Healthcare lost ground (again) on the 2012 ‘Fortune Best Companies’ list: Should we care?
Fortune magazine recently published its 100 Best Companies to Work For list for 2012. This year’s list included 11 healthcare provider organizations, one less than last year and three less than the peak in 2010. For the first time since 2005, no new healthcare providers made the list; the average provider continuing on the list from 2011 dropped 5 slots. The highest ranking among healthcare providers has also been slipping since 2006, when Griffin Hospital topped the list at #4. In 2007-2011 Methodist Hospital topped the providers list at #9, #10, #8, and then #17 and #19, sequentially. This year Southern Ohio Medical Center took the top position at #36.
Should we care? Given the scope of change healthcare providers are facing of late, it is awfully tempting to write off the two-year slide to having ‘bigger fish to fry’ than worrying about being the best place to work. After all, at the end of the day, what’s in an award?
In the for-profit world, the answer is relatively clear. Independent academic researchers have found significant associations between appearance on the list and subsequent organizational outcomes such as sales, gross profit margin, and return on assets.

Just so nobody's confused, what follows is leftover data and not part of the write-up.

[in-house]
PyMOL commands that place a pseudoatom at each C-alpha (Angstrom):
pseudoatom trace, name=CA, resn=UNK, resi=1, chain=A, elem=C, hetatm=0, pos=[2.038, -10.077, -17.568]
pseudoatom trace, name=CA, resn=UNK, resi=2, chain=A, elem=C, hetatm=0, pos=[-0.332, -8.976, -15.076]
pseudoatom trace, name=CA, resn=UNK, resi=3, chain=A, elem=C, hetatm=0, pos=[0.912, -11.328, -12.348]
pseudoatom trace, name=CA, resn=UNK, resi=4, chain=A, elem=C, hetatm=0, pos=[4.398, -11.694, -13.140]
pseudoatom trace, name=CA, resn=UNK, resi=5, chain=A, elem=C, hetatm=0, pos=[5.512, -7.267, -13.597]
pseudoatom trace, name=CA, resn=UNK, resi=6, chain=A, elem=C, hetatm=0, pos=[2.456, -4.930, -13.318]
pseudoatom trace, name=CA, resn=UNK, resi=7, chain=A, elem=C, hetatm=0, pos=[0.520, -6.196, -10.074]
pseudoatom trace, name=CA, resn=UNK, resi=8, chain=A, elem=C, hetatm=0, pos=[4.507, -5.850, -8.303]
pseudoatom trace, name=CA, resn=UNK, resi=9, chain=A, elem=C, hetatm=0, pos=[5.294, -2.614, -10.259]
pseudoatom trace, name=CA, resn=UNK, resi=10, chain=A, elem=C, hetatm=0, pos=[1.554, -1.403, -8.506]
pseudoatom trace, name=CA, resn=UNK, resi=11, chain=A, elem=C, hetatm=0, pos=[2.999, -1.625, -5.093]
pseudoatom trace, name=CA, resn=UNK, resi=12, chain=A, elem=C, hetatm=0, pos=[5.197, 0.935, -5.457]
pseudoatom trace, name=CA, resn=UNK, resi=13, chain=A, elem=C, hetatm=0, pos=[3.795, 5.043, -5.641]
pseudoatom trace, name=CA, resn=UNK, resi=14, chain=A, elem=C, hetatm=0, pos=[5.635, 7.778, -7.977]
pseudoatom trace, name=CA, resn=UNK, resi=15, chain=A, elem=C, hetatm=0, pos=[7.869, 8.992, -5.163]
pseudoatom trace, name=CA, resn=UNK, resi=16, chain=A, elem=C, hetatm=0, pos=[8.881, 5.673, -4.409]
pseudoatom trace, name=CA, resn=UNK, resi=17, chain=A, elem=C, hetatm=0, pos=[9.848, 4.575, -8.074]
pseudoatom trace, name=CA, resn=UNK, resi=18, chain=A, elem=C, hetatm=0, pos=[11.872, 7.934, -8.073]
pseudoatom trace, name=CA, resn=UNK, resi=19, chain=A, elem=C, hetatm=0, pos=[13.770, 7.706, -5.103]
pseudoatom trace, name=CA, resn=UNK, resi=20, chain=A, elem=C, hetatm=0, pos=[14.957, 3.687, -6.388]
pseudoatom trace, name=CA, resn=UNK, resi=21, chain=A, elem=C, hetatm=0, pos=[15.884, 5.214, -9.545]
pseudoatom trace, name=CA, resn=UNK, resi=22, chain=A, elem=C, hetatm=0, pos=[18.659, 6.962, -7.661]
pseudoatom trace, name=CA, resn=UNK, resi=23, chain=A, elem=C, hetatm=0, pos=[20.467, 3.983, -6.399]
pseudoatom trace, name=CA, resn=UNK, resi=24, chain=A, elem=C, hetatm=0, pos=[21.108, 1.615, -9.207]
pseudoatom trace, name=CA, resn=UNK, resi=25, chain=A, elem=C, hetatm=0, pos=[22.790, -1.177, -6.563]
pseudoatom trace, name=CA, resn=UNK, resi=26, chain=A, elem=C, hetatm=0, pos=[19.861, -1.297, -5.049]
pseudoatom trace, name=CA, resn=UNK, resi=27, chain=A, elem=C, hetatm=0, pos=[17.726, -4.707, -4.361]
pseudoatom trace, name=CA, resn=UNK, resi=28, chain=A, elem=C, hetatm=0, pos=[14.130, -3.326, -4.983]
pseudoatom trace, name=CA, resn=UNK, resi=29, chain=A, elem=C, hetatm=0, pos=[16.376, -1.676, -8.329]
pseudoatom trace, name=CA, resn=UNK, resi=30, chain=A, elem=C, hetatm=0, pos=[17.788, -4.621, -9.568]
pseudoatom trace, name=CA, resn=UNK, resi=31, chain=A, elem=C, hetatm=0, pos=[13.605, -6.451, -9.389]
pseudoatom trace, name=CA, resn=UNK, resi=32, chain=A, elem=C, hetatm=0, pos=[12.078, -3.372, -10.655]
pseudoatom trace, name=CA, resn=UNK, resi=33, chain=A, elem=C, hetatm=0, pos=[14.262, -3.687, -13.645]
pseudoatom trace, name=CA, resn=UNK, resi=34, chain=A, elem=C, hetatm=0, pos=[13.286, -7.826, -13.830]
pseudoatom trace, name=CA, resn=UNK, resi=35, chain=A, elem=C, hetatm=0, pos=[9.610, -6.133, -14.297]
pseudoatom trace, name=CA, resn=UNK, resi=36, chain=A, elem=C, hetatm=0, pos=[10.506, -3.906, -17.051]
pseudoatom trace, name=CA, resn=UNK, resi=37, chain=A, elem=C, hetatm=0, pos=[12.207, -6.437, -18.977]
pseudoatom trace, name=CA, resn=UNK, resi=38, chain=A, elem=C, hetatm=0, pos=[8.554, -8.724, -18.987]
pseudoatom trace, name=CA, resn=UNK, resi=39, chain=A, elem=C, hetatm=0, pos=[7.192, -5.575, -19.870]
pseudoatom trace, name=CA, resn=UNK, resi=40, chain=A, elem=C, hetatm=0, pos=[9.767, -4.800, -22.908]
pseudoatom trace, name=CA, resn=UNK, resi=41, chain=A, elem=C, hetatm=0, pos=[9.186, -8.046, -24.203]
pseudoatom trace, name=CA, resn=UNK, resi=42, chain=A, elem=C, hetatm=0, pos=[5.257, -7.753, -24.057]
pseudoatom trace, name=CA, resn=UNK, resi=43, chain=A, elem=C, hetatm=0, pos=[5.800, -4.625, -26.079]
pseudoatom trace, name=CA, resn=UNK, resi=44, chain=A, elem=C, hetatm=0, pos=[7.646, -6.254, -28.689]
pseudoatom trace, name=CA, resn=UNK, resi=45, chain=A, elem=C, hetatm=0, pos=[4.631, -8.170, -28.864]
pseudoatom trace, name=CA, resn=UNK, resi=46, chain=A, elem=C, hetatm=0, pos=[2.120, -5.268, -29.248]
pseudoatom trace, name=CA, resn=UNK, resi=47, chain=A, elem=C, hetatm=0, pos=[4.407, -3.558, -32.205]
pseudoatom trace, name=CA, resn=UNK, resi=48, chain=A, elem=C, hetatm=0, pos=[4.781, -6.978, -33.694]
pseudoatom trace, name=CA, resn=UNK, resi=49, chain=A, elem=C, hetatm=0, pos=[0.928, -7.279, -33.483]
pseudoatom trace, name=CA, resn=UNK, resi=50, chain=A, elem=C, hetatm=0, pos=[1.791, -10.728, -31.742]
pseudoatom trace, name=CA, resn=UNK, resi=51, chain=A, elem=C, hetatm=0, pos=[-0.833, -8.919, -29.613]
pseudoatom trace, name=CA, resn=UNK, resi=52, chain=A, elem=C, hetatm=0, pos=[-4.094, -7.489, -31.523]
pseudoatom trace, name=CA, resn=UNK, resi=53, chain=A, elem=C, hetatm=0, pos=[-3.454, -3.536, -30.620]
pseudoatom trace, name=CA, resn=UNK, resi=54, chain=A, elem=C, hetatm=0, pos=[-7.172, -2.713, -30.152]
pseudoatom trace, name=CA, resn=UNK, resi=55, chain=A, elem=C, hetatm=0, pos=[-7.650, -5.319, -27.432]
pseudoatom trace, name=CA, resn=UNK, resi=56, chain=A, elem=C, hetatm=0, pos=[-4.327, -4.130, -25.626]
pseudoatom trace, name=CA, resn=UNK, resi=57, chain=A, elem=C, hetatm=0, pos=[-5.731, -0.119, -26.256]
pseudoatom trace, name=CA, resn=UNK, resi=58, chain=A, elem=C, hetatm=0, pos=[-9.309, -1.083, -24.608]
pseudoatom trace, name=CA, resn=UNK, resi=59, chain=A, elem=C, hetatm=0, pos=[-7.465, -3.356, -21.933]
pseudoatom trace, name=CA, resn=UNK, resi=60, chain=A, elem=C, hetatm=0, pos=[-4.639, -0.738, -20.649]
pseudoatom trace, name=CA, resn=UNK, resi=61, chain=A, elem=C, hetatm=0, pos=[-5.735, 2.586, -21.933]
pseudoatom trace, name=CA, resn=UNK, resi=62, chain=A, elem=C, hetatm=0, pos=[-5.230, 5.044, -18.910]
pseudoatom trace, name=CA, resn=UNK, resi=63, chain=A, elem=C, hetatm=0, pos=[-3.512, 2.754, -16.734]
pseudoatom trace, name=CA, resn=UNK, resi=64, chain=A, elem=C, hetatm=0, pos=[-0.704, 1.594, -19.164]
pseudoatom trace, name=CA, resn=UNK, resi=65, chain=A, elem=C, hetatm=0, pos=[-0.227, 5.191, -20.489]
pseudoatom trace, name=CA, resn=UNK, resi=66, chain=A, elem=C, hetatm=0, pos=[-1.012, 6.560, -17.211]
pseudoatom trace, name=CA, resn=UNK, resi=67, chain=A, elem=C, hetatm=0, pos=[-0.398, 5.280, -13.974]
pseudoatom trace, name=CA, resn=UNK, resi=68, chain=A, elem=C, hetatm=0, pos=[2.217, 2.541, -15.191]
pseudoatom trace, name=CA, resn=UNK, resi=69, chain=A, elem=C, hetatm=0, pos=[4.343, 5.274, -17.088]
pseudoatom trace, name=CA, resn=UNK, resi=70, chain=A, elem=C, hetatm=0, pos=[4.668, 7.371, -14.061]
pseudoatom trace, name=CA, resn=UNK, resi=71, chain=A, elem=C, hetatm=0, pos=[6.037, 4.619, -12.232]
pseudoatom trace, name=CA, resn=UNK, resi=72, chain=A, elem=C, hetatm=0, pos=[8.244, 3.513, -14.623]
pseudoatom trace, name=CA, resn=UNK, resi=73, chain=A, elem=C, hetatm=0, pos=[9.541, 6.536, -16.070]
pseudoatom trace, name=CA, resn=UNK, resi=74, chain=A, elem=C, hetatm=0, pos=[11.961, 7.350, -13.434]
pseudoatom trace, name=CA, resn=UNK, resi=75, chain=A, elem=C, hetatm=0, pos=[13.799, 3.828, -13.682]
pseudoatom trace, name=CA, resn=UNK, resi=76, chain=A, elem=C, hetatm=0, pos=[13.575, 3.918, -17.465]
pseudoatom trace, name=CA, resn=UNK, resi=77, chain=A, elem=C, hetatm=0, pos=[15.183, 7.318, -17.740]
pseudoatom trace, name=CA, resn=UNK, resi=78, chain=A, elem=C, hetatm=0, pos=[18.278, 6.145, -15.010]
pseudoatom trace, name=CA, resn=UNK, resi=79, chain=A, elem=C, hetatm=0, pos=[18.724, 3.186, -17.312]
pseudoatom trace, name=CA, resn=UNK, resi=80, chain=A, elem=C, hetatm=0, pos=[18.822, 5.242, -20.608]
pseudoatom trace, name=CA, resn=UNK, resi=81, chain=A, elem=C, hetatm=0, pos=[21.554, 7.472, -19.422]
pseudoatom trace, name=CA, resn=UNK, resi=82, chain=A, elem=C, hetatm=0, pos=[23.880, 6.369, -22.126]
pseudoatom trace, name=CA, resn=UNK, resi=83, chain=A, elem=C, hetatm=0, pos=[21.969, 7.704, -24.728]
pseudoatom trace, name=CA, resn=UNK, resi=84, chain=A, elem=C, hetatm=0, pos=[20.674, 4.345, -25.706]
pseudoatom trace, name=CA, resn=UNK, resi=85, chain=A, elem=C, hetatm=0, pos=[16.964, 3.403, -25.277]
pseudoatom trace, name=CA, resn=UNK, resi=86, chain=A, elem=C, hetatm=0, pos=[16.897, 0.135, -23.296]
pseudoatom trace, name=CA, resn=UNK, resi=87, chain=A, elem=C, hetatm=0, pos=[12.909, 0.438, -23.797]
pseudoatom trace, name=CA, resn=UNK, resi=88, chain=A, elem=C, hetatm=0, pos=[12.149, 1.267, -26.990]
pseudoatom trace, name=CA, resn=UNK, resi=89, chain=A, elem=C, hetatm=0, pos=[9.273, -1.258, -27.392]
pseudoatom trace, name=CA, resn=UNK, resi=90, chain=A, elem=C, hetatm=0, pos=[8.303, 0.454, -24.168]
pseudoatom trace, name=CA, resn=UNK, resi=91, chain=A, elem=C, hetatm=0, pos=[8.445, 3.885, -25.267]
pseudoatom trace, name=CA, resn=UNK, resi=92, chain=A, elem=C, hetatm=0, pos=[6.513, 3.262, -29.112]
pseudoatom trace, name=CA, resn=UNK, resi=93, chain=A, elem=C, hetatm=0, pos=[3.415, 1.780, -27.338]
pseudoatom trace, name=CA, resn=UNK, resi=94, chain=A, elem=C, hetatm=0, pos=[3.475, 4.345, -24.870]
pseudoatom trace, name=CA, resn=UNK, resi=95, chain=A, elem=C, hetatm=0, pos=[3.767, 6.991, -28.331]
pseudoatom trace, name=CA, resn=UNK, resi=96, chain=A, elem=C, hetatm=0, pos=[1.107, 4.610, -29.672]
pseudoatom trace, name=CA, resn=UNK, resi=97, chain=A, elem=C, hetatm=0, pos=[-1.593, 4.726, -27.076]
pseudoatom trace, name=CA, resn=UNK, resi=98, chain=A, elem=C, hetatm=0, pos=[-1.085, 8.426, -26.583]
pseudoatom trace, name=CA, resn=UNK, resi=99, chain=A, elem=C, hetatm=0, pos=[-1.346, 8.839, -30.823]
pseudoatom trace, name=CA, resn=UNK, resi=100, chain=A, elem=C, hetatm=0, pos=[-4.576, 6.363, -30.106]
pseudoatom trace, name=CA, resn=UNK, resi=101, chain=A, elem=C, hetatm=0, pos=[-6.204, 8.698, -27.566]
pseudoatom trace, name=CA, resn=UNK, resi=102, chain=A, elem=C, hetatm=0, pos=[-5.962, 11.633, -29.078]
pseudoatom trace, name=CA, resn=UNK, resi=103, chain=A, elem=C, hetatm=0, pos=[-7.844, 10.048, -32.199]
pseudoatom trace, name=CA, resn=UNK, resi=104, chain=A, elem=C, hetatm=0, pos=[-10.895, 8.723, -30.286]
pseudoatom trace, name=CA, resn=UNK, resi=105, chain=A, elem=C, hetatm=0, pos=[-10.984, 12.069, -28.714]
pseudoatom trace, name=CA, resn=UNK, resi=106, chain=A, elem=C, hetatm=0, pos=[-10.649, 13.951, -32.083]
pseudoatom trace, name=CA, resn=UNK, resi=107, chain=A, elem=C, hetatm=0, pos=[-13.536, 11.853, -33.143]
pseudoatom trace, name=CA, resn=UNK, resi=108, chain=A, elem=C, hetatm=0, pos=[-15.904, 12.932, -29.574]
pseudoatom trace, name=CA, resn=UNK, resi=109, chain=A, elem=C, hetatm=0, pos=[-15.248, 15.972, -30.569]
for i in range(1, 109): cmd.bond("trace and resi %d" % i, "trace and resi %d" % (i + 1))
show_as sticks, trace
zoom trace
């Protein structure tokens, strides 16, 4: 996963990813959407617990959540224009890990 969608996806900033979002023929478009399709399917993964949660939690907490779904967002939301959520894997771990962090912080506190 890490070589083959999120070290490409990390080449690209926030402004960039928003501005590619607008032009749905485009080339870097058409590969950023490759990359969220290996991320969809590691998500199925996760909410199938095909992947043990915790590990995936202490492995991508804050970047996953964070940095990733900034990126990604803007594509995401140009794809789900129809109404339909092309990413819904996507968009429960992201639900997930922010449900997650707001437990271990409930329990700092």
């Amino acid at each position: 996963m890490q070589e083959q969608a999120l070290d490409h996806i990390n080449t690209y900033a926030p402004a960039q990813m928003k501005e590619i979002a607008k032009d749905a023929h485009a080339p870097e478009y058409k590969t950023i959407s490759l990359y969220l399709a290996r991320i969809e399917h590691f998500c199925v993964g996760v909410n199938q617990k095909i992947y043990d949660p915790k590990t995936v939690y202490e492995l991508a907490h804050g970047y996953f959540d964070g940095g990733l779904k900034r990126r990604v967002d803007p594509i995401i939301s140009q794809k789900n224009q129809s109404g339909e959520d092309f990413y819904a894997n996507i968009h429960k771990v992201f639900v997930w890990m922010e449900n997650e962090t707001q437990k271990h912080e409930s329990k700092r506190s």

These types of effects haven’t been as well documented in healthcare, but they are likely to be at least as compelling. One of the main positive outcomes HR leaders report they have seen from the ‘Best Companies’ recognition is attractiveness to new employees, as measured by applicant volume. And there is substantial evidence that more effective recruiting, coupled with lower turnover (one of the criteria measured by the Best Companies recognition), together yield higher organizational performance in healthcare and non-healthcare organizations alike.
Although the Fortune list of healthcare providers is too small for statistically meaningful analysis, it is large enough to at least hint at the power of the relationship between people practices and healthcare outcomes. In collaboration with the Rush Patient Experience Research Initiative, we linked the Fortune Best Companies list to value-based purchasing data compiled by the American Hospital Association. We found that process-of-care raw scores among the Fortune-ranked providers were 10 points higher than their non-ranked peers (48 vs. 38, respectively), and experience-of-care measures were 7 points higher (42 vs. 35). We found this effect without using statistical controls of any kind; providing these should only make the results stronger.
A final note: even a cursory review of the Great Places to Work survey reveals that the criteria depend heavily on measures of employees’ trust in their employers.
I hope the above serves to keep us alert to the loss of ground on this list, and curious as to its cause.